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March 1927


Am J Dis Child. 1927;33(3):547. doi:10.1001/archpedi.1927.04130150186015

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The material presented is based on a large clinical experience and careful study of the physiology of the central nervous system of the child. It is well known that young nervous tissue is peculiarly apt to manifest the convulsive state. The author discusses three factors which make for this aptitude in the infant: (1) histologic and functional isolations of the nerve cells; (2) frequent disturbances of the calcium concentration, and (3) insufficient development of the suprarenals, parathyroids and thyroids, which in the adult play an antitoxic rôle.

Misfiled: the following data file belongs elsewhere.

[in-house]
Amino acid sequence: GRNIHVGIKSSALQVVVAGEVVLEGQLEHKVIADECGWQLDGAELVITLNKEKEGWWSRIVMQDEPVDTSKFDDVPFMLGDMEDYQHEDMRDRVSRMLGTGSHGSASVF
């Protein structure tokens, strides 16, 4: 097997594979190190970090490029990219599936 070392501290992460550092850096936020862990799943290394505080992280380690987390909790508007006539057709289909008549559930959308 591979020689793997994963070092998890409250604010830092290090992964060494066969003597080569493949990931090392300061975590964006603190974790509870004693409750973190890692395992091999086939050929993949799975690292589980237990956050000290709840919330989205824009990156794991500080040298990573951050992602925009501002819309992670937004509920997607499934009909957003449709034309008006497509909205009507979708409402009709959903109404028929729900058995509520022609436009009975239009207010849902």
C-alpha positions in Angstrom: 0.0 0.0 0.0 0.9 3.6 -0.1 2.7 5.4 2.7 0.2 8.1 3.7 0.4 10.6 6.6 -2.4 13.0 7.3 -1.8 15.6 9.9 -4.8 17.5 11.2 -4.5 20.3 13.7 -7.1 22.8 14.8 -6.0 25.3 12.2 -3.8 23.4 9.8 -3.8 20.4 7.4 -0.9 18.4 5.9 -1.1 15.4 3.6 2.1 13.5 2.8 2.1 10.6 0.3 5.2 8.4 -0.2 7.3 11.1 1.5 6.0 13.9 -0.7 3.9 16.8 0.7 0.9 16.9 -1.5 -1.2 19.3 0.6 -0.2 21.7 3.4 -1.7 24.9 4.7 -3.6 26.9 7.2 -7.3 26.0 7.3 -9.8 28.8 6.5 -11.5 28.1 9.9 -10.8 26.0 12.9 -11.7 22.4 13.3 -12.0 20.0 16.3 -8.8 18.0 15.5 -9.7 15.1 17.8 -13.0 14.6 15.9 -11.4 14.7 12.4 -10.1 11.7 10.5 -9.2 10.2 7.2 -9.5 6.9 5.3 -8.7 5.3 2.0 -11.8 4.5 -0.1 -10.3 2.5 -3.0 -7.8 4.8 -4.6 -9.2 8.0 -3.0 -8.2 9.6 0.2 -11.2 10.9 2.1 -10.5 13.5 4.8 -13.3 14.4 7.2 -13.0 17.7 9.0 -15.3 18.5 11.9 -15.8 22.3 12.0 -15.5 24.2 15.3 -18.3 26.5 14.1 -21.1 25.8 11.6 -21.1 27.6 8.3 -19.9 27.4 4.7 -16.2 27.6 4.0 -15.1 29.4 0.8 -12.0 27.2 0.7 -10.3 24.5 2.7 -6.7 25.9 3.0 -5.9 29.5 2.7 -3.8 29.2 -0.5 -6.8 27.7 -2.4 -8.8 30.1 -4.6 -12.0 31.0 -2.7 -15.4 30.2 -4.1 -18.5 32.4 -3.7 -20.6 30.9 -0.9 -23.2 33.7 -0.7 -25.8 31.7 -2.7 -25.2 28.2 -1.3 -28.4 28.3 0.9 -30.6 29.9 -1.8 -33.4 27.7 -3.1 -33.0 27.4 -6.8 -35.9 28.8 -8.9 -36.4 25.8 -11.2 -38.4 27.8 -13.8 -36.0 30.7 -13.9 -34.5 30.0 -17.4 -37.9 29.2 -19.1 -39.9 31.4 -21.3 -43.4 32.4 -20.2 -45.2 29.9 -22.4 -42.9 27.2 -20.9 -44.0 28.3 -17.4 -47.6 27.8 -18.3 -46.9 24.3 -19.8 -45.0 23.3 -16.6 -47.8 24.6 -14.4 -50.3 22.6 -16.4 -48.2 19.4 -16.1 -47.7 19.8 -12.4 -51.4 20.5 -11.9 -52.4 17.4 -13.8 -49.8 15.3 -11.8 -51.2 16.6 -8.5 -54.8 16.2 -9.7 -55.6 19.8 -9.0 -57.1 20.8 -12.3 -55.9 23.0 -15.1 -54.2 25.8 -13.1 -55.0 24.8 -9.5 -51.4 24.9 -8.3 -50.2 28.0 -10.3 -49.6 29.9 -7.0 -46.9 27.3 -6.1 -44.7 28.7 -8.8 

Convulsions, due to these factors, may then be considered as benign, which distinguishes them from manifestations of epilepsy. Their symptomatology may be explained without the participation of the cortex. They are predominantly clonic and bilateral and are not accompanied by a period of stertor; they frequently are precipitated by fever and never come on during sleep. They may occur in older children who

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